The towers of Wat Arun are built of brick covered with stucco. The decorations are unique; thousands of pieces of multicoloured Chinese porcelain. In niches in the central tower are green figures of the God Indra seated on Erawan, the traditional Thai three-headed elephant. Niches in the smaller towers contain figures of the Moon God, on a white horse. The trident of Shiva extends from the top of each tower.
Open: 9am-5pm. Admission: 50B.
What is it?
The temple is also known as 'the Temple of Dawn', it stands on the riverbank and is one of the most photographed sights in Bangkok
The temple has fairly small ground with one large central tower, and four smaller ones. There seems to be some disagreement over the height of the main tower, with estimates ranging from 80 to 100 meters, with the majority of numbers somewhere in the region of 85.
Whatever the true height, the more remarkable features are, first of all, the steep steps (I have not been to Cambodia by then, so did not know what steep really means) and the bits of porcellain with which the tower is decorated.
Although it's known as 'the Temple of Dawn', personally I much preferred the view from the river after sunset
This place was great. The temple is covered with little pieces of porcelain. There were not many tourist there when I visited it so I could enjoy it better. I climbed almost to the top. It was a real challange, cuz of the stairs. They were almost vertical and very small, but when I had to come down it was even harder.
It is one of my favorite temples in Bangkok.
One of the most elegant temples in Bangkok, Wat Arun is located on the other side of the Menam Chao Phraya but you can easily take a short boat ride across from the Wat Pho. So you can visit both temples at the same time. Not to be missed if you want to say that you have seen all the famous temples of Thailand.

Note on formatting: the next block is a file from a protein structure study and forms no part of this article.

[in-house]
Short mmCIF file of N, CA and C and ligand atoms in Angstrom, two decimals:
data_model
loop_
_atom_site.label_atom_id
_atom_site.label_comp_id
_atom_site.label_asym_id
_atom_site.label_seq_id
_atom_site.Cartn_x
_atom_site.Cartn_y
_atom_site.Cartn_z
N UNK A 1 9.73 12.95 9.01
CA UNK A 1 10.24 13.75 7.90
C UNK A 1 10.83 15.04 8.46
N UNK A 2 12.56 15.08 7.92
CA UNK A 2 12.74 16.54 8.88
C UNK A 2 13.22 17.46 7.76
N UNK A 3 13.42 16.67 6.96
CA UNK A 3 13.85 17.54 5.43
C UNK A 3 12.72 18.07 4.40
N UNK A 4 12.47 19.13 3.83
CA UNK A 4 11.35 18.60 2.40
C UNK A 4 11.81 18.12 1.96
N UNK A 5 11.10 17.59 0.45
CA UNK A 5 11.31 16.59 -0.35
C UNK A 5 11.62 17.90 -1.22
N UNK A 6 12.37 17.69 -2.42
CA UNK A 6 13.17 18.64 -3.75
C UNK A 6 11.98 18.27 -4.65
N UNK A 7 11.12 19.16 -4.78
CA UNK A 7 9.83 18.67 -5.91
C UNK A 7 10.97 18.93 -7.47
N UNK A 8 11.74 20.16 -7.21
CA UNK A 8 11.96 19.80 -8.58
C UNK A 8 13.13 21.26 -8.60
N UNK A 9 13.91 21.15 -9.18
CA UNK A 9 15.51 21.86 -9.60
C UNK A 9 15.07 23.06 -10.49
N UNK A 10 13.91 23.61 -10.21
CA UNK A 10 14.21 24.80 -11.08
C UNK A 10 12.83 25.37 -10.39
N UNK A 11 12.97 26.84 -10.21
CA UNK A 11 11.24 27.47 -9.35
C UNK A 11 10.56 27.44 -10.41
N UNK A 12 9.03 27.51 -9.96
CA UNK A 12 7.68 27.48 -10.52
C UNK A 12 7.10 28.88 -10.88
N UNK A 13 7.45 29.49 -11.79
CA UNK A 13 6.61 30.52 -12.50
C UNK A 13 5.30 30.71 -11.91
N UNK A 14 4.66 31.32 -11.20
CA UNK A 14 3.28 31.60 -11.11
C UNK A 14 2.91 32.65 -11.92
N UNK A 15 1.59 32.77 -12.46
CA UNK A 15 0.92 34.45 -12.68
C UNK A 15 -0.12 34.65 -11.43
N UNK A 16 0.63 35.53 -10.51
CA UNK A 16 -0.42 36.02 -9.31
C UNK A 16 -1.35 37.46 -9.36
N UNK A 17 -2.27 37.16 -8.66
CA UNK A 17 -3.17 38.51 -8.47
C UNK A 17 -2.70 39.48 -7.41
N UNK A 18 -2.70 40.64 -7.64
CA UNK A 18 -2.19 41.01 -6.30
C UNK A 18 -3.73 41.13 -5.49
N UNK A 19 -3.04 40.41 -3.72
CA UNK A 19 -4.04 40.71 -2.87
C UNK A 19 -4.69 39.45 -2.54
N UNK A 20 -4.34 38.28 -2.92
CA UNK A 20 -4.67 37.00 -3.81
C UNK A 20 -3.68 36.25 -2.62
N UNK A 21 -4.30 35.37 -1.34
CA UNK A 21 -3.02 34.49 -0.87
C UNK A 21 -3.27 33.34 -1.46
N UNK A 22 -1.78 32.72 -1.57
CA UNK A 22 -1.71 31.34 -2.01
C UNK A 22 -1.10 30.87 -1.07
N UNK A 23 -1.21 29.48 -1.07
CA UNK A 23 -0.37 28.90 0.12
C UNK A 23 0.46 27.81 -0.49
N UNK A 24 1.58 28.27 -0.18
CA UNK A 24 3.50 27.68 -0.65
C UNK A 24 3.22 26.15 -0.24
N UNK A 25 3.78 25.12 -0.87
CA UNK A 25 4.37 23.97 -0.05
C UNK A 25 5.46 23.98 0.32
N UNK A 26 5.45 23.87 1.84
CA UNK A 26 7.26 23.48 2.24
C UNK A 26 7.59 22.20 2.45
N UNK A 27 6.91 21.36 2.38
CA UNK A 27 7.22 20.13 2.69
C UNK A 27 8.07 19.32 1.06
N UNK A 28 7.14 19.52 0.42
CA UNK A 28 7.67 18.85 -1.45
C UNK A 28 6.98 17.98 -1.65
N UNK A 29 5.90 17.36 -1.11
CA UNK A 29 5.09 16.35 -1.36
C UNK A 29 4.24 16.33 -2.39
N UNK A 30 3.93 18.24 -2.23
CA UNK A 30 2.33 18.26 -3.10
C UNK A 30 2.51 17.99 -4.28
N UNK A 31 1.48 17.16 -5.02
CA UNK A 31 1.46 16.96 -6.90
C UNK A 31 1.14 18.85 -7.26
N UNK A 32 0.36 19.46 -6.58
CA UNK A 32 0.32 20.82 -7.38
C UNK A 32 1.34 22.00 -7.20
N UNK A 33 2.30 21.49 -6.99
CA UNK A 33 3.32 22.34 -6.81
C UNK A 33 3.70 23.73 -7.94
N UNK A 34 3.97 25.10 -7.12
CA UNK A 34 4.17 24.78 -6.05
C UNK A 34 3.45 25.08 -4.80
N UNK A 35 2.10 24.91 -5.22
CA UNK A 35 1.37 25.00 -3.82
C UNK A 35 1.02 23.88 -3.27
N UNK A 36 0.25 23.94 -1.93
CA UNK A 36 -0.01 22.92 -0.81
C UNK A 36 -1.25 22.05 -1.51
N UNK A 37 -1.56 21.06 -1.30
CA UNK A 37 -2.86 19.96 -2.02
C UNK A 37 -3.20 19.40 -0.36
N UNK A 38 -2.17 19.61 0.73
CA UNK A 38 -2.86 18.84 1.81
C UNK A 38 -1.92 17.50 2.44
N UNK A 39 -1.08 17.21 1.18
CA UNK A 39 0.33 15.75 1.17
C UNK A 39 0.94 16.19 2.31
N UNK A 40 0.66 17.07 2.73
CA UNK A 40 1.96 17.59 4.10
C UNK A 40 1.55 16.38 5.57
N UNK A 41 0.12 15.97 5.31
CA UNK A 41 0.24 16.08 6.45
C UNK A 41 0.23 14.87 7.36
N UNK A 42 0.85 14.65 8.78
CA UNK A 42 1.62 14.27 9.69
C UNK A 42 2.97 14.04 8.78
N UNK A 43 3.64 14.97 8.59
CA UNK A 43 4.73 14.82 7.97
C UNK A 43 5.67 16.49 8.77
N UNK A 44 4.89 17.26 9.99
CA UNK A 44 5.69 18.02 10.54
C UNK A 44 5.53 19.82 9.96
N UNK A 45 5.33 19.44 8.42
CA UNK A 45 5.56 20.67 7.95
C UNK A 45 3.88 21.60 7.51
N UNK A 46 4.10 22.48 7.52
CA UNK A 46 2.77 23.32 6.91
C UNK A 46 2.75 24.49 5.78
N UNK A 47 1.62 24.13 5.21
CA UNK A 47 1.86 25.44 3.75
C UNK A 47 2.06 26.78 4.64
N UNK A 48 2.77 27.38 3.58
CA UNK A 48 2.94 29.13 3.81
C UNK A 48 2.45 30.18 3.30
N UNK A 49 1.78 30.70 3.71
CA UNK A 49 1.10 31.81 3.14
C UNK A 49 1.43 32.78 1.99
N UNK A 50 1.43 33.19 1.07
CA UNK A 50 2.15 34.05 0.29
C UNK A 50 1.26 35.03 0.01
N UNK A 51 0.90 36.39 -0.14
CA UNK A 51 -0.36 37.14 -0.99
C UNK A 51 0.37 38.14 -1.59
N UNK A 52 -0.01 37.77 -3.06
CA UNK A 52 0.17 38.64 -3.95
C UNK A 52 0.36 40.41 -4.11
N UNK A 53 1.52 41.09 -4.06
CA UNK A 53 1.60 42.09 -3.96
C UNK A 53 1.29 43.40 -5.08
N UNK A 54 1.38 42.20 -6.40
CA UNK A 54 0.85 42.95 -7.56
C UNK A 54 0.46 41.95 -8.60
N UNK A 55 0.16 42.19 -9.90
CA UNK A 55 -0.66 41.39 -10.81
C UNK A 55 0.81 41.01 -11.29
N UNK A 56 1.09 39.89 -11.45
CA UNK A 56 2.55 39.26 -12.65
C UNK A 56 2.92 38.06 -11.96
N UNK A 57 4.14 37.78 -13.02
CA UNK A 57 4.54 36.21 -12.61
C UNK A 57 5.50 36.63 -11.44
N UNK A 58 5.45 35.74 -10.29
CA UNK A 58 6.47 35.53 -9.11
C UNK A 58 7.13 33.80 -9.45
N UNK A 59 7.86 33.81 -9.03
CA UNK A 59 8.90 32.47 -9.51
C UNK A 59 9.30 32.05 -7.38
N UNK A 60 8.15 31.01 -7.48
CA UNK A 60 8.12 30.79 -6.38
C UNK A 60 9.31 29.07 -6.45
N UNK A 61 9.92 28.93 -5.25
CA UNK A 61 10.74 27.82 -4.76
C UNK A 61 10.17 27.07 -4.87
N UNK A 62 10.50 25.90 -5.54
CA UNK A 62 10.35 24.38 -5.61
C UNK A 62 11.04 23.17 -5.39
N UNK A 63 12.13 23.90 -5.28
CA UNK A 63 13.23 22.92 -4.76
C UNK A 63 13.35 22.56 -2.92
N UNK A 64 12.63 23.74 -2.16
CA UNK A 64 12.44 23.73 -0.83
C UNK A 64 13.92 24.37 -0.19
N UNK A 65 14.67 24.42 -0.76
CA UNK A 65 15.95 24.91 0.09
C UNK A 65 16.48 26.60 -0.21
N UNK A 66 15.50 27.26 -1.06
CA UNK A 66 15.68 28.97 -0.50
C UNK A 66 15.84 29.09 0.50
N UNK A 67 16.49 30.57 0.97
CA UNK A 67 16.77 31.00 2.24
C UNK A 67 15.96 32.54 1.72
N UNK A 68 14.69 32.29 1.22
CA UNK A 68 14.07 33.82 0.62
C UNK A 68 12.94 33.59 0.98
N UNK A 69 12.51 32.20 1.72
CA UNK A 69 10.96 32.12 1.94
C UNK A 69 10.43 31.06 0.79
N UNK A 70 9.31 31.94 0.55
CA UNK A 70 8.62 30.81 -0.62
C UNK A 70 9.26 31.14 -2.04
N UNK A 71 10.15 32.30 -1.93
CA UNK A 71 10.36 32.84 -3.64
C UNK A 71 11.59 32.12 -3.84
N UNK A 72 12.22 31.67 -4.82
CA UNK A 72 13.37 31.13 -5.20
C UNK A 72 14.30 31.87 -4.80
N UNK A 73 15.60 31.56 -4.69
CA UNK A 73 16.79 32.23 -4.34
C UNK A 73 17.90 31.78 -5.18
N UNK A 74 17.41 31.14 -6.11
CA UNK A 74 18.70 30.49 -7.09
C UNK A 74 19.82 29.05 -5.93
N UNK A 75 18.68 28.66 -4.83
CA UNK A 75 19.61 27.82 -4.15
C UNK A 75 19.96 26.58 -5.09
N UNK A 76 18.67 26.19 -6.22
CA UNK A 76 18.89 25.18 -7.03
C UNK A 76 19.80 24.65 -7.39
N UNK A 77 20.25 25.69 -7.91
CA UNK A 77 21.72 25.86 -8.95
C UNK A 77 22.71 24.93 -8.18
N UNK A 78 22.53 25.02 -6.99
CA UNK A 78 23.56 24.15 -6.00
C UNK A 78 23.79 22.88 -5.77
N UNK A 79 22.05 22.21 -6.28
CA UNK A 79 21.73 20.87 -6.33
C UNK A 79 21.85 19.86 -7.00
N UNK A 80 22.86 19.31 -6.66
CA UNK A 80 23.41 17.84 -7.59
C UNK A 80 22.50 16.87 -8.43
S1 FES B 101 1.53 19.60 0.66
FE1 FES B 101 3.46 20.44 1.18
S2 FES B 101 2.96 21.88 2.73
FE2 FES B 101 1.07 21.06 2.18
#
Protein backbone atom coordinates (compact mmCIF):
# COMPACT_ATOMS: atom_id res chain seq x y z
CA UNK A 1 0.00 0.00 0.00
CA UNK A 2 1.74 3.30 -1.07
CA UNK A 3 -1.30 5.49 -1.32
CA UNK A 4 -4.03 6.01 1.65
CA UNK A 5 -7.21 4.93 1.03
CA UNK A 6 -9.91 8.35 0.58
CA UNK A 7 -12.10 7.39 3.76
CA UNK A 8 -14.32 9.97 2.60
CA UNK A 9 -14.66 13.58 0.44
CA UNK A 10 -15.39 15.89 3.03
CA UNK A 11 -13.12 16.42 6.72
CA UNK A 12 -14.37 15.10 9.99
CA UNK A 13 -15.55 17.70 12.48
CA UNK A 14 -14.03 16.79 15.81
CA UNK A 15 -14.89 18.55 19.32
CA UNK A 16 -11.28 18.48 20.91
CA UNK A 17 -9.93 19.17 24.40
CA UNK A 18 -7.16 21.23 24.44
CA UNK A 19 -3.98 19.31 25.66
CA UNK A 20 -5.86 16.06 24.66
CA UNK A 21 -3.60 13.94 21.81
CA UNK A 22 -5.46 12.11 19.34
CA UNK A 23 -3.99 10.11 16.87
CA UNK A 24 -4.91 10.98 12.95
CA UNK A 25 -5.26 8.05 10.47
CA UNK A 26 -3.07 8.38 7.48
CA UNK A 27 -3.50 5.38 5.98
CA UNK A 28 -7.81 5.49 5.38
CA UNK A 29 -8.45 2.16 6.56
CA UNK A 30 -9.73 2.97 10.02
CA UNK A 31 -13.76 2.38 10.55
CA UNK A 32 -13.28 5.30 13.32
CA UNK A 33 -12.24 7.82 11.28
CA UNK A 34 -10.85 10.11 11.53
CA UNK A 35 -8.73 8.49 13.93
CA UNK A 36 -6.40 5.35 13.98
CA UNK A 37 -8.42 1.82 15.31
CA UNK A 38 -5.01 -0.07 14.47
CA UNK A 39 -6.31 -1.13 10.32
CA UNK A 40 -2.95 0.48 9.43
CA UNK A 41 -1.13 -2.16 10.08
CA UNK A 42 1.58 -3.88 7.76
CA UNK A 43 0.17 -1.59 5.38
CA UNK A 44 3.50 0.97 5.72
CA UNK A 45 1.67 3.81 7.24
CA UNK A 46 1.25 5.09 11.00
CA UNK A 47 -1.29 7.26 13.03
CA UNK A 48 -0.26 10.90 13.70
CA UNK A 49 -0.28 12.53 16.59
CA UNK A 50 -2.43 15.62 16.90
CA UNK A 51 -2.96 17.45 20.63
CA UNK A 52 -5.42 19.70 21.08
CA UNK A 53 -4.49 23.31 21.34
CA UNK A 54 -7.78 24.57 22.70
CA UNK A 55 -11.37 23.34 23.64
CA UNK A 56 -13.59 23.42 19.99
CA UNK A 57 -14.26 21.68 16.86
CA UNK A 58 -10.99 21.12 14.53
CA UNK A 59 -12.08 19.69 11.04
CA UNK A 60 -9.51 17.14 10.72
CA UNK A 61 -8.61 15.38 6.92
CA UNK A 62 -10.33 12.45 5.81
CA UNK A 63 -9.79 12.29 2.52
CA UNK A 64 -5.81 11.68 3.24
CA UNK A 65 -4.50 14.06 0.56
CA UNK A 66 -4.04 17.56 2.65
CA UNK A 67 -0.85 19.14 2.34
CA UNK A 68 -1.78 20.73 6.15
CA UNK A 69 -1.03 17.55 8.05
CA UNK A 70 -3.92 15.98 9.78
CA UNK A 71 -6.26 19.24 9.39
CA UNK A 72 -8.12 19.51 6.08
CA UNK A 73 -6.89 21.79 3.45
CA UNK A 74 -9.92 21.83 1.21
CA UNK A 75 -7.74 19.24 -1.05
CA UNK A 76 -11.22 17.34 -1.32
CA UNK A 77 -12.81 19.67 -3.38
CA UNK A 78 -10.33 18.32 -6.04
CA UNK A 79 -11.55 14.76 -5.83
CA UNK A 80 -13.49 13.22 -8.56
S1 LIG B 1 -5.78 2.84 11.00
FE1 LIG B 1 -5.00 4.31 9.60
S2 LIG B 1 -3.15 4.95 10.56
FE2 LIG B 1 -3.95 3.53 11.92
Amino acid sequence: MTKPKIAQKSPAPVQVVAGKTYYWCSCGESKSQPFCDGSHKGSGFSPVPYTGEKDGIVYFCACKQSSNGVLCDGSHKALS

There is a small admission if you want to enter and climb the small steep steps to get a great view of the surrounding and the feel of the temple with the many elaborate carvings, mythical icons and statuettes.
As it is open air, it can be hot or raining. So be prepared for the elements. You can walk around the temple and see the surrounding monastic places for monks. I tried to find another way out but end up deciding to get back across the river.
After going to the Grand Palace, walk and go to Tha Ten Pier. Pay 2 baht for a boat ride to wat arun. Very cheap!!! There is an entrance of 20 baht to Wat Arun. The best location to take a good picture though is outside but you must go inside to be able to appreciate the temple.
Thonburi is the west banks of the Chao Phraya River in Bangkok. You can take a trip with a colourful painted long-tail boat in the khlongs (rivers) of Thonburi.
Wat Arun is a nice temple in Thonburi.
Wat Arun should also be on your top list of temples to visit here. Cost just 50 bht to enter and a couple of bht to cross the river, this place is truly a gem. I personally enjoy the boat ride and also the climb up the temple. An amazing view from up there overseeing the Chao Praya river awaits you. Very cool...
By boat from Tha Thien Pier, near Wat Pho (1THB). Open 7.30 - 17.30; admission fee: 20 THB. Climbing the steps is prohibited. The best view is from the river, especially at down. Wonderful view too during evening river cruise. It's the highest prang of Thailand. This temple date from Ayuthaya period and it was a Royal Chapel housing the Emerald Buddha, before its removal to Wat Phra Keo. The prang, in Ayuthaya style, is encrusted of ceramics decorated wirh floral motifs, aninmals, figures and glittering in the sunligjt. This prang symbolized Mount Meru while other 4 smaller prang contains statue of Phra Pai, god of the wind. Exterior part is much more suggestive and impressive than inside.